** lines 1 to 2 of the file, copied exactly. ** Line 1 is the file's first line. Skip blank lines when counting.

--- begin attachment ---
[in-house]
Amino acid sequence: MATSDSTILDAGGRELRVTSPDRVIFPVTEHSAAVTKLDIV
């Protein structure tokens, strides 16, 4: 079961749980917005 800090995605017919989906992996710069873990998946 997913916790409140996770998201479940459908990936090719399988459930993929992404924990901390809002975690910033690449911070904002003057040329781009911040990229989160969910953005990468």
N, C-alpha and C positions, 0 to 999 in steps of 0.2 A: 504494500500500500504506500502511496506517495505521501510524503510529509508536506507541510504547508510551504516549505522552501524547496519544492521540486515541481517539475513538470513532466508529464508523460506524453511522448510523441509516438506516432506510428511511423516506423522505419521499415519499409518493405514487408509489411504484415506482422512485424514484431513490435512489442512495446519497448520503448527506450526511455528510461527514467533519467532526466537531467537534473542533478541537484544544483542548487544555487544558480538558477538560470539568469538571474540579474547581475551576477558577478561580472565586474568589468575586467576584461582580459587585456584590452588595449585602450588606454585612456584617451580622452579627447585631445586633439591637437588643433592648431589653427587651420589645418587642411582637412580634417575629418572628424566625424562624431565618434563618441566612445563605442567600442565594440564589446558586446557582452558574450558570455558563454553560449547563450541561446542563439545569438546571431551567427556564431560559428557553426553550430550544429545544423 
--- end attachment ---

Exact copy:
[in-house]
Amino acid sequence: MATSDSTILDAGGRELRVTSPDRVIFPVTEHSAAVTKLDIV